Summers are big business for the Butlers. Samantha and her husband John are partners in a small photography and videography business, with the bulk of their work taking place during the summer wedding season. But this year will be different.
“We’re facing about $30,000 of lost income,” she says. “And we’ve only lost weddings up until mid-July — we’re not even looking at August, September and October.”
The Butlers both received the Canada Emergency Response Benefit and will also receive increases to the Canada child benefit for their three children, as well as provincial support for parents whose children are home from school during the virus.
While Butler says she’s grateful the support will cover their expenses for the next few months, she’s concerned about what happens after the CERB coverage ends. The Butlers usually support themselves all winter on the income they make during wedding season.
“Following October, we don’t really have weddings that come in,” she says. “Say we start earning income in September . . . . We would be really grateful for that, but the issue becomes, ‘What do we do in the winter?’ We’ve lost our whole summer income.”
Paul Leroux, the owner of sole proprietorship LPA Sound Services, has similar concerns. He specializes in live music events and saw all of his scheduled events fall through until at least August as venues closed and large gatherings were banned in Ontario.
While he applied and received the CERB, he says the closures will have a knock-on effect on people in his industry once they’re lifted. Typically, during the summer tour season, he and other small businesses can pick up work in the city because many live sound technicians are travelling with bands. But with tours cancelled and technicians grounded in Toronto, those hourly gigs aren’t likely to be available, even if venues are back up and running in the summer. “Everybody’s going to be hungry now,” he says.
These concerns are common among gig economy workers, says Sunil Johal, a fellow at the Brookfield Institute and Public Policy Forum who chaired the federal expert panel on modern labour standards in 2019. “With where this pandemic seems to be headed, it doesn’t seem likely that, come the fall, we’re going to be back to completely business as normal. I think there’s a huge amount of anxiety for lots of folks in the labour market.”
However, Johal expects the federal government to be attuned to that reality. “I don’t think, in good conscience, they’re going to be able to just drop the CERB and move on to regular business if the pandemic hasn’t shifted course and things are [only] relatively back to business as normal. . . . I think we’re seeing a great example of policy-making on the fly, here.”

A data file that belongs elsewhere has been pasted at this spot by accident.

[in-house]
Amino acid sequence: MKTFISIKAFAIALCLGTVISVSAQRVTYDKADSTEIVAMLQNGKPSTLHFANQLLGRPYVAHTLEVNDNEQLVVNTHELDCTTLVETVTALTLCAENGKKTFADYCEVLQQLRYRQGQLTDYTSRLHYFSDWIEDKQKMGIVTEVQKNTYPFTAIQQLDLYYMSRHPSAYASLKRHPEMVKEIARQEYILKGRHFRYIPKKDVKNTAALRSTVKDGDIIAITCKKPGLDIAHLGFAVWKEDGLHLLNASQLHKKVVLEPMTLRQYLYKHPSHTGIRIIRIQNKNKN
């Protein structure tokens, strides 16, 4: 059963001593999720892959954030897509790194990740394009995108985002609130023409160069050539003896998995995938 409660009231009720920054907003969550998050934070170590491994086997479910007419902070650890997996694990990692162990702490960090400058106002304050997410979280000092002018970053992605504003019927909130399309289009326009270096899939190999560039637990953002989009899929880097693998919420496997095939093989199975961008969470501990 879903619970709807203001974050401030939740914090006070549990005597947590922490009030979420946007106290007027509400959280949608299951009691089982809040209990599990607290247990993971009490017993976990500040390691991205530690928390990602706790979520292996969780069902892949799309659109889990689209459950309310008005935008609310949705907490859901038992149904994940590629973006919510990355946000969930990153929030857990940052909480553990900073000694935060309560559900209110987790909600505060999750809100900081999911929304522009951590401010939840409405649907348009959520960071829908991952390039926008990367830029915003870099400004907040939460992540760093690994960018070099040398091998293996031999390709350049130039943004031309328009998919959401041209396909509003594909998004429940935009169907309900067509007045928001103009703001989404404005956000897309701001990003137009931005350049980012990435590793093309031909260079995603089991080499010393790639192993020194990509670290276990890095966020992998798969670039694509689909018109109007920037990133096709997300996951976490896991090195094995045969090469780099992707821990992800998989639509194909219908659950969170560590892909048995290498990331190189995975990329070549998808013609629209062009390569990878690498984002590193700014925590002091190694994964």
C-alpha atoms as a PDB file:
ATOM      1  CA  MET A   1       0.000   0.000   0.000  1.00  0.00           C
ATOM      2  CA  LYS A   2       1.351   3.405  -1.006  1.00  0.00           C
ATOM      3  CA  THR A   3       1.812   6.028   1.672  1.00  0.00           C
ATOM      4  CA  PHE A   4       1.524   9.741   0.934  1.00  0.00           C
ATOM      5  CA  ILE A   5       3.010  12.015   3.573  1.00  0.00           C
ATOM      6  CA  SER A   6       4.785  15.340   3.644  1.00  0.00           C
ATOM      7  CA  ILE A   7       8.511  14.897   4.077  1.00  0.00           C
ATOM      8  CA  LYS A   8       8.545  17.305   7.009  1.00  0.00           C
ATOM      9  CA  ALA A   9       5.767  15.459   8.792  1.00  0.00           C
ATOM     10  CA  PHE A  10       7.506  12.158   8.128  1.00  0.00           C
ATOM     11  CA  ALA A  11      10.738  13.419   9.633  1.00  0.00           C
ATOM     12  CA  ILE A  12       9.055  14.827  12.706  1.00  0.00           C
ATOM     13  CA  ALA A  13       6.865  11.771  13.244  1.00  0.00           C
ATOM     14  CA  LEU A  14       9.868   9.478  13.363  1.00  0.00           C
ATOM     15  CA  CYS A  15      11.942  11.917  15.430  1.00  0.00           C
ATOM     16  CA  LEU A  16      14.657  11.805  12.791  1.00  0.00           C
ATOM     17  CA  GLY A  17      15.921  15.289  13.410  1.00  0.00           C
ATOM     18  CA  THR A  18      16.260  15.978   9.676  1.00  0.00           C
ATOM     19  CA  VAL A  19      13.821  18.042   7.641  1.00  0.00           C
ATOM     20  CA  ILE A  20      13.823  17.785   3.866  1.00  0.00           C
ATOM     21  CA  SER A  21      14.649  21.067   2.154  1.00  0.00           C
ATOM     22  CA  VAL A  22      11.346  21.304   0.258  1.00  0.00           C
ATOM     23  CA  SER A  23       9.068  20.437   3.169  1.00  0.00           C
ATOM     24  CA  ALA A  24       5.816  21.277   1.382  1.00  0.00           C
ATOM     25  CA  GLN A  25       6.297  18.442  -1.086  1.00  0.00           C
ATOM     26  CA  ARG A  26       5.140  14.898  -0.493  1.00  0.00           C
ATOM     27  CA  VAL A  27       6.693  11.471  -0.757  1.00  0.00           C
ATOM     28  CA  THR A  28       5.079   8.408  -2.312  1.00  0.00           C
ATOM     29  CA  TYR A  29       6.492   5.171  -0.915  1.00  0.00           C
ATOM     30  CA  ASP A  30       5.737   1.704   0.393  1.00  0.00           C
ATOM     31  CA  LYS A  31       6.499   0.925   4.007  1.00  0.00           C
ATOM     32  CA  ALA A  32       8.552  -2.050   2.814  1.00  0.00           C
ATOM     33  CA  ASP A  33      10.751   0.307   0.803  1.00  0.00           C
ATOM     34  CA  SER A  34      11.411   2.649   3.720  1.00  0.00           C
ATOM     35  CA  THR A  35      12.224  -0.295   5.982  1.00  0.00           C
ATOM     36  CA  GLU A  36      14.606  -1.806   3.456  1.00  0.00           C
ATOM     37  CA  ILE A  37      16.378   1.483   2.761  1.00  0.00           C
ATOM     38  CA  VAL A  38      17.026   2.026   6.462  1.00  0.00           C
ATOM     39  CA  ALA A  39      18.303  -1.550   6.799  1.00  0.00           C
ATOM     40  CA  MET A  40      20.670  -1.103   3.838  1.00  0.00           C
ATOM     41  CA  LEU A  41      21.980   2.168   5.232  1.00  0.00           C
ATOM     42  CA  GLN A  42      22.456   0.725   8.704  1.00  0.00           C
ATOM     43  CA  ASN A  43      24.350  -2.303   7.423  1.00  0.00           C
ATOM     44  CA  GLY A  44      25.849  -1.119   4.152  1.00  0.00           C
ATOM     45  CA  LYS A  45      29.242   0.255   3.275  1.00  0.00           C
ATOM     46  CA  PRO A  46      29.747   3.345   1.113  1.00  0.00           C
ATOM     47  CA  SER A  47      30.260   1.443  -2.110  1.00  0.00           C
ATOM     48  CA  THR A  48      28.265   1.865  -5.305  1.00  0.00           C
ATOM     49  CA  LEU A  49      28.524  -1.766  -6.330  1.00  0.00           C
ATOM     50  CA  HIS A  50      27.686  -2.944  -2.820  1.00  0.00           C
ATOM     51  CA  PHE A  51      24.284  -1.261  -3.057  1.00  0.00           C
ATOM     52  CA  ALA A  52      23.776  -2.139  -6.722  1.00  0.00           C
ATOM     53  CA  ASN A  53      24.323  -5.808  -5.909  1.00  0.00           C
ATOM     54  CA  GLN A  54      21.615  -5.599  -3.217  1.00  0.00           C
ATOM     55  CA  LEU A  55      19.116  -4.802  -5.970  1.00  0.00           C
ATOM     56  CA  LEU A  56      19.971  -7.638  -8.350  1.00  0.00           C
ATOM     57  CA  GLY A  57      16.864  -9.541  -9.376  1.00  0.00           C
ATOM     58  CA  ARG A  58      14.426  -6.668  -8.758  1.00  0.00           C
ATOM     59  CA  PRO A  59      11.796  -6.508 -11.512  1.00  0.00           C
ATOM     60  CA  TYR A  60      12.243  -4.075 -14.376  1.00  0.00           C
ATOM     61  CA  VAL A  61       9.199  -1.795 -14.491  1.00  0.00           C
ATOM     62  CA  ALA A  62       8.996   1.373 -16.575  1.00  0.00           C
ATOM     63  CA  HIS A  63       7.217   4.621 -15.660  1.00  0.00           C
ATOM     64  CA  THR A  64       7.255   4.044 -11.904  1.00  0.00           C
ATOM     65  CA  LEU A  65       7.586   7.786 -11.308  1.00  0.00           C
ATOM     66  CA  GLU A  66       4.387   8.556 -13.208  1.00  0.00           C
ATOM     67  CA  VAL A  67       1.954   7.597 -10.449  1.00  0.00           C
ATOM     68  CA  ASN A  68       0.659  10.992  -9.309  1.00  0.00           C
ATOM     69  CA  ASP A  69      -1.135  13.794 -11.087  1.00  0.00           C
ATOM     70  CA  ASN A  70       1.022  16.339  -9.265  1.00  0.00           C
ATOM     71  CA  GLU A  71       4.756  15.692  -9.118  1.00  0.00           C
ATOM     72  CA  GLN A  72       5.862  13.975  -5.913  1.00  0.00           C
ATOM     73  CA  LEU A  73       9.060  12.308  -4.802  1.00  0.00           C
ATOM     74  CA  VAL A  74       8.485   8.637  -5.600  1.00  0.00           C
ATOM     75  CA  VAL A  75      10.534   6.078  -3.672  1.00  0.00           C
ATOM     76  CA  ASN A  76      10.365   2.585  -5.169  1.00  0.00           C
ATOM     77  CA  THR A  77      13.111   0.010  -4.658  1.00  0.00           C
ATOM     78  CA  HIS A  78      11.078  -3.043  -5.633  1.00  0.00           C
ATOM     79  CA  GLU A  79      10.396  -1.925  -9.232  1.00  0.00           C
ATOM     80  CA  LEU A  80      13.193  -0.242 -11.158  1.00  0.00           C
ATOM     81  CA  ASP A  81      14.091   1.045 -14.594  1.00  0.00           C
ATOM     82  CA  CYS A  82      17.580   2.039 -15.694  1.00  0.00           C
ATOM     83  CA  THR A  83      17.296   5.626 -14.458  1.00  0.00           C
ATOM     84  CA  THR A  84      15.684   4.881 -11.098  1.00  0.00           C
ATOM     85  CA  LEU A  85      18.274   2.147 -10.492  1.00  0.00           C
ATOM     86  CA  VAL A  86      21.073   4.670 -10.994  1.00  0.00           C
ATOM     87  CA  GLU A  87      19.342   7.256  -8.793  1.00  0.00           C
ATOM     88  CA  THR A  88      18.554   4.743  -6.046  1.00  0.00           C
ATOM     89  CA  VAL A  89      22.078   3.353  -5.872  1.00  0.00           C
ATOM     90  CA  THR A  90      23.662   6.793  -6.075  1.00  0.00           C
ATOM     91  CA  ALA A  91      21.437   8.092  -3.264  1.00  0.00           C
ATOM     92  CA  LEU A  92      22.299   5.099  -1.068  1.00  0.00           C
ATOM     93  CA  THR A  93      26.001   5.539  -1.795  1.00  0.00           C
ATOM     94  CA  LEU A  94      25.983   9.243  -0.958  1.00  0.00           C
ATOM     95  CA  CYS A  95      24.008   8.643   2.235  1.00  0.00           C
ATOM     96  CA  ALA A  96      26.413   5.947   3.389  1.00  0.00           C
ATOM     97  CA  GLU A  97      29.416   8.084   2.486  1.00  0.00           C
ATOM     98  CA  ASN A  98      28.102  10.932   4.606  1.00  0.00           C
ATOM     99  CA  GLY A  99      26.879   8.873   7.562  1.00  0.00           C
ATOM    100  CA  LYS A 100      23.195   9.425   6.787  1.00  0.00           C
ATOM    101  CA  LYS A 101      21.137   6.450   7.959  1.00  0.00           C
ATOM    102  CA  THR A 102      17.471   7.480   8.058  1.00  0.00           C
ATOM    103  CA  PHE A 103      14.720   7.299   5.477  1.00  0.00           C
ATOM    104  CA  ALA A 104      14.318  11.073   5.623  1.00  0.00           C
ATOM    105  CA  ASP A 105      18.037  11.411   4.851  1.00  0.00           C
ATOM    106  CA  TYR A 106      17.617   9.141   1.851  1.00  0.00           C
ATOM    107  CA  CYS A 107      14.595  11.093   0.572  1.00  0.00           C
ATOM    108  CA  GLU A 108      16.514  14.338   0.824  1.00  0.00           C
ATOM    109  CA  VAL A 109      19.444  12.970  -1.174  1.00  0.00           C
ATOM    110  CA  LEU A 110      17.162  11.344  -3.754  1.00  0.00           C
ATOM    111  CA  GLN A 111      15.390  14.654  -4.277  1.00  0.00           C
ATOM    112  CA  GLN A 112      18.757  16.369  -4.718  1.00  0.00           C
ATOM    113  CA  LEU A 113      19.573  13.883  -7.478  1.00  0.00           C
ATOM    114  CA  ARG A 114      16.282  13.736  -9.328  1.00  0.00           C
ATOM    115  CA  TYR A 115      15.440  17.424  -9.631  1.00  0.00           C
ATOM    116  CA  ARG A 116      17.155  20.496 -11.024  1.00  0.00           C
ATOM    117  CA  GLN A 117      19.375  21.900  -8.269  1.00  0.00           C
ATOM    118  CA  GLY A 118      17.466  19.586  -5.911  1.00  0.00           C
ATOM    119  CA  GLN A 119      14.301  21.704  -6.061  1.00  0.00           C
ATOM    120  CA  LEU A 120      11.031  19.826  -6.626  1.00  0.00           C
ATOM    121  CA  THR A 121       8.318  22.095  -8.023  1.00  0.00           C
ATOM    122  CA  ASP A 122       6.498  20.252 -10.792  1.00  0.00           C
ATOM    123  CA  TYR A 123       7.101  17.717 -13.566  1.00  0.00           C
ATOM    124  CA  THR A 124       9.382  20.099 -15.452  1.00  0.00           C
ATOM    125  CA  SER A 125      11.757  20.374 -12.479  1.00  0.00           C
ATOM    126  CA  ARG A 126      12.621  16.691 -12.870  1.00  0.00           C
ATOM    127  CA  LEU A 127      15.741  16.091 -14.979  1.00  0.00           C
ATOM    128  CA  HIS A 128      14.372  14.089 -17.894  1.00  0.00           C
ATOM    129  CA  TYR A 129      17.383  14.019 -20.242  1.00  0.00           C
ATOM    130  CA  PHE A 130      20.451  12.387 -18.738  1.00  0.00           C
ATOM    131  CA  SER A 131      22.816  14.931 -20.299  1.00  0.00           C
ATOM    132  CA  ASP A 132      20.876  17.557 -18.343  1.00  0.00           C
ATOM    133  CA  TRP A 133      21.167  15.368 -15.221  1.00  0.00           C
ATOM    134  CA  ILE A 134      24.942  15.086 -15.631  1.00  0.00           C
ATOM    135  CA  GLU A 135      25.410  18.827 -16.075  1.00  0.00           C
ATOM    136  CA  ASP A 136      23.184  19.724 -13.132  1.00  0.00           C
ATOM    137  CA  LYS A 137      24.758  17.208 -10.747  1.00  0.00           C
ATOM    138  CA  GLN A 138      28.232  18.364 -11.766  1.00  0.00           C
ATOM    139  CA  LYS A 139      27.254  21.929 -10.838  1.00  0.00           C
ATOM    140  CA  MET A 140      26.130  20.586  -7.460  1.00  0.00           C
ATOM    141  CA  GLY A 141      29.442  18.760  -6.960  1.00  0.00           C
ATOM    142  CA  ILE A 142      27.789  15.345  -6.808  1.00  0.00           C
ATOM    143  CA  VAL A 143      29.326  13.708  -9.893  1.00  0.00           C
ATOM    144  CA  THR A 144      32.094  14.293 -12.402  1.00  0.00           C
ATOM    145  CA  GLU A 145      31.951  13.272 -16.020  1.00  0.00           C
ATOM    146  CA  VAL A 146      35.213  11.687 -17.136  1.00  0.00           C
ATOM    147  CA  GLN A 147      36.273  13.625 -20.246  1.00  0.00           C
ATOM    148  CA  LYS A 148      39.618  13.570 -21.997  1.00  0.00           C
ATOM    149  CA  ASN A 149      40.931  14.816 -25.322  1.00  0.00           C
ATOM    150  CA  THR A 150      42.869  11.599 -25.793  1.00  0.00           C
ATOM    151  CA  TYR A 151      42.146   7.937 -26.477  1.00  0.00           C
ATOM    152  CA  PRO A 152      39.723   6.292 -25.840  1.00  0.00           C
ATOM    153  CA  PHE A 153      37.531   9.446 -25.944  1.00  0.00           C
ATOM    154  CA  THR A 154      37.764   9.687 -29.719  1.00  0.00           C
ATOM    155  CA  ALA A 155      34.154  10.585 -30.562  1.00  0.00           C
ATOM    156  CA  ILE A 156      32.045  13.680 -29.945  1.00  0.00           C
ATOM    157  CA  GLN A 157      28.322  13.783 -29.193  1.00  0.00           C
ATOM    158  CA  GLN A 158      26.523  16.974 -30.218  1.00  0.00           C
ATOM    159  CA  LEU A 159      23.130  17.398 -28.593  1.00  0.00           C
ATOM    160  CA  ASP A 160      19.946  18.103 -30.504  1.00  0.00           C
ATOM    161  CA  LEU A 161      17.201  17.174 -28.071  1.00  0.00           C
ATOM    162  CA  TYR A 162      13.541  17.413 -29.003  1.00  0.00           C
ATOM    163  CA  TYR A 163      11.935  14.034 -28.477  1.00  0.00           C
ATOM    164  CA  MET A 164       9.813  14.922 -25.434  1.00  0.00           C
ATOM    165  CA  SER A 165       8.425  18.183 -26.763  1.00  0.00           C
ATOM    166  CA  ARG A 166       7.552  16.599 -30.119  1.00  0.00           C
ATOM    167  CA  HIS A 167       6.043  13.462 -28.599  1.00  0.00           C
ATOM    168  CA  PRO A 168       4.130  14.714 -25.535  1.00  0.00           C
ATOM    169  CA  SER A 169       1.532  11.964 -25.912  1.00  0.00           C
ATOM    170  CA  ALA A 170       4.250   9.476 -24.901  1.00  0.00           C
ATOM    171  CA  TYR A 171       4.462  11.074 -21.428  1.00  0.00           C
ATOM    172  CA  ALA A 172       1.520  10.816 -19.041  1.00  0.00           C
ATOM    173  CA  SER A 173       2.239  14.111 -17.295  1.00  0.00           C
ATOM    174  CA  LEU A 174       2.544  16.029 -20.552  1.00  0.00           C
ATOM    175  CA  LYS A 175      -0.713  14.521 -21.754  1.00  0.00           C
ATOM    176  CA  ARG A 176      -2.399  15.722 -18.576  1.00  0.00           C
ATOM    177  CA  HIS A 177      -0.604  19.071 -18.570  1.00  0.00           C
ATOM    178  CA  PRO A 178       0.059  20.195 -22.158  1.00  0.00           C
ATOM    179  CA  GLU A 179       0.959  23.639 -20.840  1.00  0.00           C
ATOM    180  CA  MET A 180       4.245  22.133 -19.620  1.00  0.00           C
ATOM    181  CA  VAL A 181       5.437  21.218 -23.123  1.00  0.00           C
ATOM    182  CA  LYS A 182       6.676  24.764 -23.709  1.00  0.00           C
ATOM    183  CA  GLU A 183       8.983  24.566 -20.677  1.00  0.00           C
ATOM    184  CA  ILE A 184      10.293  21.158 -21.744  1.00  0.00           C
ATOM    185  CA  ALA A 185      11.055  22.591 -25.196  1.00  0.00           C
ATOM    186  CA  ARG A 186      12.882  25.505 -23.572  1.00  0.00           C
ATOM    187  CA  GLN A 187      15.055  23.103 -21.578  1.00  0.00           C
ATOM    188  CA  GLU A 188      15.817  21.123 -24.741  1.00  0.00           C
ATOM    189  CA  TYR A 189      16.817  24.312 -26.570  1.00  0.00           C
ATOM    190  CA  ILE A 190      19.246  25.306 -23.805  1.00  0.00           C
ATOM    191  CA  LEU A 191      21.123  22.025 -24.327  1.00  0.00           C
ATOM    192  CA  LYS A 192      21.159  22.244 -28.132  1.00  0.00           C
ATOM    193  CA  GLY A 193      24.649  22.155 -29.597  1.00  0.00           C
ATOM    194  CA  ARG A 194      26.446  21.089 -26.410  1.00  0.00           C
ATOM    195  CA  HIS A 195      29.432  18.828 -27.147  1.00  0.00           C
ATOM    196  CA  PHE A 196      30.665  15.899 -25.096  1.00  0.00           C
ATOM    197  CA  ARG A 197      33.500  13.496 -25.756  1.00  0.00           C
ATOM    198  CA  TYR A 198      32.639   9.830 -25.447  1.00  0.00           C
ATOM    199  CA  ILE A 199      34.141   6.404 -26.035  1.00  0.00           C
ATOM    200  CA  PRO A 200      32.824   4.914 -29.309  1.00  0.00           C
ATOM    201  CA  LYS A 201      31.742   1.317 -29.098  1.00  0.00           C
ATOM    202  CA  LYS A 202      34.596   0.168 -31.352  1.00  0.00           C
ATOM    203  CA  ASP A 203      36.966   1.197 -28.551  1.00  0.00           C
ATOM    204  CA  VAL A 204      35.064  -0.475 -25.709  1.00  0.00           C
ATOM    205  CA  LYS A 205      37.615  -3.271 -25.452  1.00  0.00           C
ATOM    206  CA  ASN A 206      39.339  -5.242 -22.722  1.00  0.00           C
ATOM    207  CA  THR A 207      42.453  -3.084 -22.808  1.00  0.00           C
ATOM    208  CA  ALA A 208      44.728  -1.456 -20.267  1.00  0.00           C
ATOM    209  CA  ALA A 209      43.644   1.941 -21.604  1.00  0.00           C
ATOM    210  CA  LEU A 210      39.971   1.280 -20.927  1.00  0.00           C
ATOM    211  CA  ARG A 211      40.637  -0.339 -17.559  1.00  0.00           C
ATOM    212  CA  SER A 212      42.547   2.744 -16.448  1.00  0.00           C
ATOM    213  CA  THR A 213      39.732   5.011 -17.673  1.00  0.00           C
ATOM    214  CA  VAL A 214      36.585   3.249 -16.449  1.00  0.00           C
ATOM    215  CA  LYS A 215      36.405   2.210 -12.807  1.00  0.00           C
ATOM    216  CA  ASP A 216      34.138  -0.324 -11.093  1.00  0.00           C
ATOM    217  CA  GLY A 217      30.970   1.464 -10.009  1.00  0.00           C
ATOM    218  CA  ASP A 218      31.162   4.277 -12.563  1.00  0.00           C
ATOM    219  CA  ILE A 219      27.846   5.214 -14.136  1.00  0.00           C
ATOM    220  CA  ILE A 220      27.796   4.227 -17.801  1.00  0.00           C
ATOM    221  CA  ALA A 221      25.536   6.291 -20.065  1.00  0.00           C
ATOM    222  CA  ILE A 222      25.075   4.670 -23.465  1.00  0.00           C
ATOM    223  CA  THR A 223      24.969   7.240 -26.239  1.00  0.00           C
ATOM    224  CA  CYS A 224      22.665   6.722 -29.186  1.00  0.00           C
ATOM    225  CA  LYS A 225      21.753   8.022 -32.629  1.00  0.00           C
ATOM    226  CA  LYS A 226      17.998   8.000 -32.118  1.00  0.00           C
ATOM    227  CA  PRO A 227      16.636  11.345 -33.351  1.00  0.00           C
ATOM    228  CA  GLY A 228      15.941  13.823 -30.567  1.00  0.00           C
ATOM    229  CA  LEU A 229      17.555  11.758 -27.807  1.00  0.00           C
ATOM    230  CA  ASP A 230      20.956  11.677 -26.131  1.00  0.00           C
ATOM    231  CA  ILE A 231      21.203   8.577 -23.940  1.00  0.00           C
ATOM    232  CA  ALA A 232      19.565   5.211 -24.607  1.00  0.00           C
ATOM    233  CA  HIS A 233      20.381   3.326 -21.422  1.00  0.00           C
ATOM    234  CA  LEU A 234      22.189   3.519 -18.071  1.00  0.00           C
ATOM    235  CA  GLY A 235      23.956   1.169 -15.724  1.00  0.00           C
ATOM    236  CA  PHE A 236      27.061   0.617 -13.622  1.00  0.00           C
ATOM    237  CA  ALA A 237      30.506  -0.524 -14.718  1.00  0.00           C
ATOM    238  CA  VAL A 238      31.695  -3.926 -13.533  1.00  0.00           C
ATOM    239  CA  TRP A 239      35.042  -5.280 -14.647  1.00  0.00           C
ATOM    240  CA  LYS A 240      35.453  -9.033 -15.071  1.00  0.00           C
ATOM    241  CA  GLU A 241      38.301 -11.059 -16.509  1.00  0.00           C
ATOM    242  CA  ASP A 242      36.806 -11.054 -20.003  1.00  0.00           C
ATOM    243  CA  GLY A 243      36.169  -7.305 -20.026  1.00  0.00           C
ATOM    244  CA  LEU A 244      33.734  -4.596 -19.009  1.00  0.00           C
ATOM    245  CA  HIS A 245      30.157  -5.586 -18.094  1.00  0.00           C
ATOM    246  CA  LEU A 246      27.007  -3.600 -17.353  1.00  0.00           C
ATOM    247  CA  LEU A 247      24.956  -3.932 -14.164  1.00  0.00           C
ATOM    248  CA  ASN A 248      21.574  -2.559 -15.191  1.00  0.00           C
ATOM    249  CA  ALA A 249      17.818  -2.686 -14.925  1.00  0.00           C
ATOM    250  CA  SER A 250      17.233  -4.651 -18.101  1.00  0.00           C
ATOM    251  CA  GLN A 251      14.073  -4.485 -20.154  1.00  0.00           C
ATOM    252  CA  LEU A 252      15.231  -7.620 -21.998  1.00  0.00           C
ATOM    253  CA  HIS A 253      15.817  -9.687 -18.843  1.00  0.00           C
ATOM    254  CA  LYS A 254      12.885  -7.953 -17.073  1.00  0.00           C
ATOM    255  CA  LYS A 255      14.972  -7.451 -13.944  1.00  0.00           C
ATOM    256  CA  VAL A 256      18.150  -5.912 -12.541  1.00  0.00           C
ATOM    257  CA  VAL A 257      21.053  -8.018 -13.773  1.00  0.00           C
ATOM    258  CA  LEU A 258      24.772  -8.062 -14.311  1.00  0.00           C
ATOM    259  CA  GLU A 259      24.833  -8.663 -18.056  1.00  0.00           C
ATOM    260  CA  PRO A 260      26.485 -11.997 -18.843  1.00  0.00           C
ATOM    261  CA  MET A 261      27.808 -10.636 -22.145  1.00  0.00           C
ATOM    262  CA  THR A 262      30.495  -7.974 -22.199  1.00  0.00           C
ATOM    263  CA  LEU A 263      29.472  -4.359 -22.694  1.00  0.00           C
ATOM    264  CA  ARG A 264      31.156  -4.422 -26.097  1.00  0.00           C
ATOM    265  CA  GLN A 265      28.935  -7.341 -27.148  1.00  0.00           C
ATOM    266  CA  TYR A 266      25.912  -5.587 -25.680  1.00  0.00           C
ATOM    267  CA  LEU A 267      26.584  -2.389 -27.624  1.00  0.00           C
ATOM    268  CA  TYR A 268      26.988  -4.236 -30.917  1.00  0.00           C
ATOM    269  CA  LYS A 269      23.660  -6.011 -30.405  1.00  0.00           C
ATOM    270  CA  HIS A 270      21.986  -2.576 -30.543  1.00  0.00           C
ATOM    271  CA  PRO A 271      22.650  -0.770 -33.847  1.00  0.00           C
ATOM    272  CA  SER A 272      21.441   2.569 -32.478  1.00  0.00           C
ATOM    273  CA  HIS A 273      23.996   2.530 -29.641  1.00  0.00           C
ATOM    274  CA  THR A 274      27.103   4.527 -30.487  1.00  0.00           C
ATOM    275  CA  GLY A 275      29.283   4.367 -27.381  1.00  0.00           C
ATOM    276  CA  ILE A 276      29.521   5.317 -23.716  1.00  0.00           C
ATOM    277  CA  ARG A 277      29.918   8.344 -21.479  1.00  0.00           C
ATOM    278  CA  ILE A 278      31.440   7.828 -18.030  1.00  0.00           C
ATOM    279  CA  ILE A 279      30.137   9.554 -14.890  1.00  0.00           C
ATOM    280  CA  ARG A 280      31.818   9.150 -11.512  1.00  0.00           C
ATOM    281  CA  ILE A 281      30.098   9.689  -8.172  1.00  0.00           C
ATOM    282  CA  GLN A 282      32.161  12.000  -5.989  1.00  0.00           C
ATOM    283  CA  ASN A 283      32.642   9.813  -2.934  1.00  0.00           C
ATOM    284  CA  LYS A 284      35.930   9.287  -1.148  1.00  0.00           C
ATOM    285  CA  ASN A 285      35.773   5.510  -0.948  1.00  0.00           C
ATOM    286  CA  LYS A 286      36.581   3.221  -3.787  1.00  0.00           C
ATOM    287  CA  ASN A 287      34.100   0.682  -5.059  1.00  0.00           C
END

He notes the federal government has made multiple changes to both the CERB and the Canada Emergency Wage Subsidy in the weeks since they were announced. “I actually think that’s a good thing. It demonstrates that the government is listening to the concerns of Canadians, that they may or may not be eligible or this may not benefit them in the way that was originally envisioned.”
Prime Minister Justin Trudeau said in early April his government was aware the CERB wouldn’t cover all gig economy workers and was looking at ways to offer additional support. “We know there are many vulnerable people who won’t be able to access this support who will need extra help,” he said in a press conference on April 2.
It’s possible the CERB could eventually become a universal basic income program, a move Spain has been considering in recent weeks. “Once we move past this pandemic — and let’s say there’s a vaccine in a year — I think, in a lot of cases, it’s going to be really hard for the government to pull back that support for people because they’ve become reliant upon it and it’s really helping them meet their needs. I think we could certainly see a more targeted form of this become a permanent part of our policy landscape going forward.”
For Samantha Butler, it’s unclear what will happen after the shutdown ends. She says it wouldn’t really be feasible for her and her husband to pick up temporary jobs in the interim, because they’d have to quit them in the spring to focus on their business again. And for that business, she expects a slow start.
“I don’t think people are going to rush out to get photos for their business right away, or even get married. I think people are going to be scaling it in and that’s fine. In that interim period, where we’re trying to find our sea legs, I think that support needs to carry on a little bit longer. Gig workers and business owners and self-employed people can’t just start back up again.”